Vision Therapy | Research

Though vision therapy is not a new treatment, many questions remain about what benefits it offers, and when and how it should be used. There has been a good deal of disagreement among professionals about its validity, and solid research findings are hard to come by.

One exception is a recent study funded by the National Eye Institute (NEI) and published in the journal Archives of Ophthalmology. Working at nine sites around the country, researchers held randomized, double-blind clinical trials using different types of vision therapy as the primary treatment for convergence insufficiency (CI) in children.

Over a period of 12 weeks, the researchers followed 221 children, ages 9 to 17, divided into four study groups:

  • The first group did daily at-home pencil push-ups.
  • The second group did at-home pencil push-ups and a series of computer-based vision exercises.
  • The third group did an hour of in-office vision therapy each week, along with at-home reinforcement exercises.
  • The fourth group was given “placebo” (simulated in order to gauge their perceived effects) vision activities designed to mimic office-based therapy.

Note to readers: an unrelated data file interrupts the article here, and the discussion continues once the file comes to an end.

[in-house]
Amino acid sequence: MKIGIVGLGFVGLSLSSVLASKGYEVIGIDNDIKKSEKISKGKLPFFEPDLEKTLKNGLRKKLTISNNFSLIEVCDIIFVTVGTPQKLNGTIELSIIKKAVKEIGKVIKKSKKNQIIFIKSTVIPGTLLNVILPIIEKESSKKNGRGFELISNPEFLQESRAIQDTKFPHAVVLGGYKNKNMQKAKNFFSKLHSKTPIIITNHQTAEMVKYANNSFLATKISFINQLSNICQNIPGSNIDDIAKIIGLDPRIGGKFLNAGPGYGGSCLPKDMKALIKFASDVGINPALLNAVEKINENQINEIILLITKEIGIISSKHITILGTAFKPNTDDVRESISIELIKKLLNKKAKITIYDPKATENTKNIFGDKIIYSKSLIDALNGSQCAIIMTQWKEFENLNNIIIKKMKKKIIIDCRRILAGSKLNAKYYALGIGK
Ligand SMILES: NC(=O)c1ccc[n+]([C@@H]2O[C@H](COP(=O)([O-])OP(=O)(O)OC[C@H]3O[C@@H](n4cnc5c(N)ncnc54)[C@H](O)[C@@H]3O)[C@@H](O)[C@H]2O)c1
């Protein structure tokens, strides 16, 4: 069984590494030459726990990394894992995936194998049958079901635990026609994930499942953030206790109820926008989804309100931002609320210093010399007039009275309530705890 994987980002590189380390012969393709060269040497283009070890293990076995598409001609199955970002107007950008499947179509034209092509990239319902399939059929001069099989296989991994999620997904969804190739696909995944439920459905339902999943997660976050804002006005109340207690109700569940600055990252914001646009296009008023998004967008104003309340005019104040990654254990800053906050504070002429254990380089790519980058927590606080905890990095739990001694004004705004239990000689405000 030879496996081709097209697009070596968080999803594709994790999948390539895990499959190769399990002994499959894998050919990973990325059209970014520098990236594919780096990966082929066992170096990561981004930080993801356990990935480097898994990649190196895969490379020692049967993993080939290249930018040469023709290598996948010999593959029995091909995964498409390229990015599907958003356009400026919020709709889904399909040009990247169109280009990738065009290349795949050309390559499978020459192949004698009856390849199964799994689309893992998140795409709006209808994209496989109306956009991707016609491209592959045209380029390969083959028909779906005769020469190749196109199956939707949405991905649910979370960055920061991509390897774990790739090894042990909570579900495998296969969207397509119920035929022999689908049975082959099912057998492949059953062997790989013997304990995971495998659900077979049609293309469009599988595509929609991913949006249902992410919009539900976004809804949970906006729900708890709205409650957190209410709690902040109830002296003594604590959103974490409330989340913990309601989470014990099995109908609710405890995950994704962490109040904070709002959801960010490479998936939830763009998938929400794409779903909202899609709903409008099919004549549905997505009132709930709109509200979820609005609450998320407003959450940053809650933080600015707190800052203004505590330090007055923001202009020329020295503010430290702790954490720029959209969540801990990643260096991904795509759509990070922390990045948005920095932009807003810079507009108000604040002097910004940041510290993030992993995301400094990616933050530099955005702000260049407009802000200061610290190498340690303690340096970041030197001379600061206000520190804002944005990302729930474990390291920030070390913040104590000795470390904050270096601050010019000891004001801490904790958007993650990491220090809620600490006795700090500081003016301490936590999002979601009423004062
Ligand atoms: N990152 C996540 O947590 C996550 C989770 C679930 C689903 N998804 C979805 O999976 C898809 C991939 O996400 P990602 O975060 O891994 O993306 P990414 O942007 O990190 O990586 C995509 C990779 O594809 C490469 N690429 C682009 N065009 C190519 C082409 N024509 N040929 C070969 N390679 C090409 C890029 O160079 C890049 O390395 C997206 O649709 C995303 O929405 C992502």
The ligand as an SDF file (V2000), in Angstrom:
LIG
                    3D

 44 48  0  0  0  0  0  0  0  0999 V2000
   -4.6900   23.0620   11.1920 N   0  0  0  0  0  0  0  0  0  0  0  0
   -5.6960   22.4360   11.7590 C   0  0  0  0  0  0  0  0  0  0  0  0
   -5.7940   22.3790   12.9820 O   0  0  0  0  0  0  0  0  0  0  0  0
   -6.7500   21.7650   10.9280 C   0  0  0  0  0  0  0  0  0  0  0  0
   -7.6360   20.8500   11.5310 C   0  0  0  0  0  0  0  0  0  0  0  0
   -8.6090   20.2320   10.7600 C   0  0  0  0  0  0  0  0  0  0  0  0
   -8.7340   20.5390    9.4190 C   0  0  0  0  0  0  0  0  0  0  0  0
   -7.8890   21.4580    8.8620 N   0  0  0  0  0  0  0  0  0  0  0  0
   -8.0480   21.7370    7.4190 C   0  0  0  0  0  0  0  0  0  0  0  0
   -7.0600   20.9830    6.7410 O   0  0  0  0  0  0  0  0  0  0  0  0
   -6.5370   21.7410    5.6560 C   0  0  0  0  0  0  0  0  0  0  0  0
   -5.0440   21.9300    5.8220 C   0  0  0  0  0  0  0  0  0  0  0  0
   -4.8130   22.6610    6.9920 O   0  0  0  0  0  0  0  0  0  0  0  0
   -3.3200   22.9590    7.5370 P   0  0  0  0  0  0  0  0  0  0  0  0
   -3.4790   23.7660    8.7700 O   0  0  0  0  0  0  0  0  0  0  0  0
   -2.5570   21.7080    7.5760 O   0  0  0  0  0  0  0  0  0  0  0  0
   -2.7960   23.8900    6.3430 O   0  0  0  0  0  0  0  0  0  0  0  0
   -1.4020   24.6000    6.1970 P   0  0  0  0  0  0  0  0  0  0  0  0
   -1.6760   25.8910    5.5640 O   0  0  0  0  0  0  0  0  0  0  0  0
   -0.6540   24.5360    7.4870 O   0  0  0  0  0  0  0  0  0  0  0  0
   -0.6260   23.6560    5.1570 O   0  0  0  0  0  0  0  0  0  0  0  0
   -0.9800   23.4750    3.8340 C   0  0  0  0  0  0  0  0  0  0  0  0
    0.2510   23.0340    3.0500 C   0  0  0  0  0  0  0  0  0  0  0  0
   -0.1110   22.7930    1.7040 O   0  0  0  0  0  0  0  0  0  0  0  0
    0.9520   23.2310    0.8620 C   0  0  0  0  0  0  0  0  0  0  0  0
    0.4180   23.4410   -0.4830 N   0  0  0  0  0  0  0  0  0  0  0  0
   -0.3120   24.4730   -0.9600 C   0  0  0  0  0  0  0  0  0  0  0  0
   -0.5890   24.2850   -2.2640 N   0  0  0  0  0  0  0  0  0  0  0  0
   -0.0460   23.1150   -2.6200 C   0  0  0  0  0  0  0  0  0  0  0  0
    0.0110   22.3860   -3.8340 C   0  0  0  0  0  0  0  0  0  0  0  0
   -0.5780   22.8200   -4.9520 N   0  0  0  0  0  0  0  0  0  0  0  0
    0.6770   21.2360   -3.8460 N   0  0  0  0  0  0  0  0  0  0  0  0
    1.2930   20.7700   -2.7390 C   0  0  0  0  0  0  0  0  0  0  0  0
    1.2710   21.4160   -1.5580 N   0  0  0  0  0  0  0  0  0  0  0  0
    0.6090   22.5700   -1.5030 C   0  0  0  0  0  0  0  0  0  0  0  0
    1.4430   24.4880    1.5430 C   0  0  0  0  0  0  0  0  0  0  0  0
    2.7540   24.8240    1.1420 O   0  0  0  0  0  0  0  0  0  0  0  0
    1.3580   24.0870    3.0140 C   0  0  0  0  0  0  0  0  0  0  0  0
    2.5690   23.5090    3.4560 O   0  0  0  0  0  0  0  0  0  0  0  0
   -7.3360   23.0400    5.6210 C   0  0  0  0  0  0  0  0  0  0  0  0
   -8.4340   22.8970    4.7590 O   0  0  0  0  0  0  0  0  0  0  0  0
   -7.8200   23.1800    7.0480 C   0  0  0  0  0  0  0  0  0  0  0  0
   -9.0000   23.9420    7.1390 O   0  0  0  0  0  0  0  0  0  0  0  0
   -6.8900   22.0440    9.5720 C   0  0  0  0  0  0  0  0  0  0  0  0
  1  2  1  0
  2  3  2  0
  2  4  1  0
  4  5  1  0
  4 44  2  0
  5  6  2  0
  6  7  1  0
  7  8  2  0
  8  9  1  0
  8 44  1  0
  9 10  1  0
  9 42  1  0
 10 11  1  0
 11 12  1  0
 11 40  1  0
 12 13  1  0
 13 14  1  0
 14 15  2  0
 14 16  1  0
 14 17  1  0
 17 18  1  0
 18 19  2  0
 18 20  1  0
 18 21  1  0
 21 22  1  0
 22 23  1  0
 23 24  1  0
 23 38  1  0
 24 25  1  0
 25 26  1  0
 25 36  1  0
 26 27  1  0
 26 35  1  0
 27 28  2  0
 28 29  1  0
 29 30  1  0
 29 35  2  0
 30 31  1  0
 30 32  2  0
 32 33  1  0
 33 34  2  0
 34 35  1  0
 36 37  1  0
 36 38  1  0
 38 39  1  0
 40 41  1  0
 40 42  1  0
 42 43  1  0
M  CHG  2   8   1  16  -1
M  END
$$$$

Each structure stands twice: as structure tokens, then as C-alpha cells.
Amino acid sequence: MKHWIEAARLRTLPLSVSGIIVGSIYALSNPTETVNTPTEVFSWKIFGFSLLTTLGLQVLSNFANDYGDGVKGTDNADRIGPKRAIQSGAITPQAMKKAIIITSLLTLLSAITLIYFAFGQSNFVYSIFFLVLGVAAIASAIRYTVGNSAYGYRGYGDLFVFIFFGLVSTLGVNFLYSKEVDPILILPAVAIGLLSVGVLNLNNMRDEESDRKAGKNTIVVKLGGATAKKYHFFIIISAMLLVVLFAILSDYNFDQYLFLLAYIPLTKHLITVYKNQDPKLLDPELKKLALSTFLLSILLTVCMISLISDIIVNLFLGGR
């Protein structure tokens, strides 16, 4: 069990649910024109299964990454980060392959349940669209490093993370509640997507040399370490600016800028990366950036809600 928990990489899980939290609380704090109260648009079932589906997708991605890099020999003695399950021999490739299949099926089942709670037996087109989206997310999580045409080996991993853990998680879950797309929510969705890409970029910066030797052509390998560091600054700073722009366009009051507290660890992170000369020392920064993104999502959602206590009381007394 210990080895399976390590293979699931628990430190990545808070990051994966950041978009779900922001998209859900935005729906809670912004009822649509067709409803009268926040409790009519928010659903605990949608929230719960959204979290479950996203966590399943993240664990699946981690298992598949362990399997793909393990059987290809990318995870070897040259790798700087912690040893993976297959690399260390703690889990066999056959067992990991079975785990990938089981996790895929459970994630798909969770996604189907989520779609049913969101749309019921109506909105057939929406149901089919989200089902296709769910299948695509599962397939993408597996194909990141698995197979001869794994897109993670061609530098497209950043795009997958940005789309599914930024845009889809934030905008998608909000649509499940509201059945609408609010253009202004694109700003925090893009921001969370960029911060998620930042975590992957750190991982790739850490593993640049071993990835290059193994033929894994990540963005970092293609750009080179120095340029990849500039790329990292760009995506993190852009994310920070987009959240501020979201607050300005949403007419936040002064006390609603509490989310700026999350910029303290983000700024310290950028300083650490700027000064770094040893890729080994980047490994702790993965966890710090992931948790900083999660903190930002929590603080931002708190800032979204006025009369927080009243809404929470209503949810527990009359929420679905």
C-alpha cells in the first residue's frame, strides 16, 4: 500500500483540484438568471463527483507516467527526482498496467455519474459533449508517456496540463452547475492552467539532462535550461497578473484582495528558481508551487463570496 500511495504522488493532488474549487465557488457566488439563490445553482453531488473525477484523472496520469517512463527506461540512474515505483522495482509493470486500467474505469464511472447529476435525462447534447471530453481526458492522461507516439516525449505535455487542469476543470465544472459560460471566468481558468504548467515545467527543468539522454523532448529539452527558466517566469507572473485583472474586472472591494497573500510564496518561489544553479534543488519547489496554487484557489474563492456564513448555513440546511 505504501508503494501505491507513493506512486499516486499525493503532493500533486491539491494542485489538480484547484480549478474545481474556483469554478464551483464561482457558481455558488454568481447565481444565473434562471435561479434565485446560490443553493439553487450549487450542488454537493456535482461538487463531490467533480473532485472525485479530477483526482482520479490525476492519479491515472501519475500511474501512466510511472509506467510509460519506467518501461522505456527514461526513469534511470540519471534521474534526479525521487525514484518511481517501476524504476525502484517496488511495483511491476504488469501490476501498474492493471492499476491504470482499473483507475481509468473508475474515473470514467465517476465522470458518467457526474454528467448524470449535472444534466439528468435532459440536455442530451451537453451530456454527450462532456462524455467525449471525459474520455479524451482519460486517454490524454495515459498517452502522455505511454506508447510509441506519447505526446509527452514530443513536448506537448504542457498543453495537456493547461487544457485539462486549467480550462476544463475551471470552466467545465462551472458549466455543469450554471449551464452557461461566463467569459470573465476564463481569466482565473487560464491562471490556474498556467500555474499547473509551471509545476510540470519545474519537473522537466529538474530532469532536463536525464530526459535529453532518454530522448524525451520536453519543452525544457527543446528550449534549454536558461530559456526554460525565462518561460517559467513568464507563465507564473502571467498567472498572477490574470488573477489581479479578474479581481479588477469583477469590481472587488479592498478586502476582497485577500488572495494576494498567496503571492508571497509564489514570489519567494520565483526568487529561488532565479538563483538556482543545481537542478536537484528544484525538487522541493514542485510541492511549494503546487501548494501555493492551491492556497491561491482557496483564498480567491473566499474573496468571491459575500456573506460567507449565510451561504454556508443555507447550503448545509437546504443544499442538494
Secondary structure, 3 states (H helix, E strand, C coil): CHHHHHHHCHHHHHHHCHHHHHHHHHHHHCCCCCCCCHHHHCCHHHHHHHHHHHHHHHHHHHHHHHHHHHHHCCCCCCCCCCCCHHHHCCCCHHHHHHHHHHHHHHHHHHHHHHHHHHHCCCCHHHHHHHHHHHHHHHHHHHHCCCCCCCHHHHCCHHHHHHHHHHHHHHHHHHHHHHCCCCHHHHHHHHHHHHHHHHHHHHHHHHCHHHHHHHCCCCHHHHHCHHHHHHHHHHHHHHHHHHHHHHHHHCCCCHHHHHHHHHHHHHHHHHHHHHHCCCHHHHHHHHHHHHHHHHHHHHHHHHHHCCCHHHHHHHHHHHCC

At the end of the study, researchers found that:

  • office-based vision therapy was successful in 75 percent of patients (meaning their CI was fully corrected or had markedly improved)
  • by comparison, the two at-home therapies were successful in roughly 40 percent of patients

This is one reason why we study vision therapy at Boston Children's Hospital.

Clinical trials

Boston Children’s doctors and scientists have made many breakthrough discoveries about diseases like polio and leukemia; our ongoing innovative research continues to push the boundaries of the way pediatric medicine is practiced.

It’s possible that your child will be eligible to participate in one of Boston Children’s current clinical trials. These studies are useful for a multitude of reasons: Some trials are designed to evaluate the effectiveness of a particular drug, treatment or therapy on a specific disease; others help doctors to better understand how and why certain conditions occur. At any given time, Children’s has hundreds of clinical trials under way.

Did you know?

In 2009, the National Institutes of Health selected Children’s ophthalmology researcher Gabriel Kreiman, PhD, to receive its Director’s New Innovator Award. Learn more about Kreiman’s work.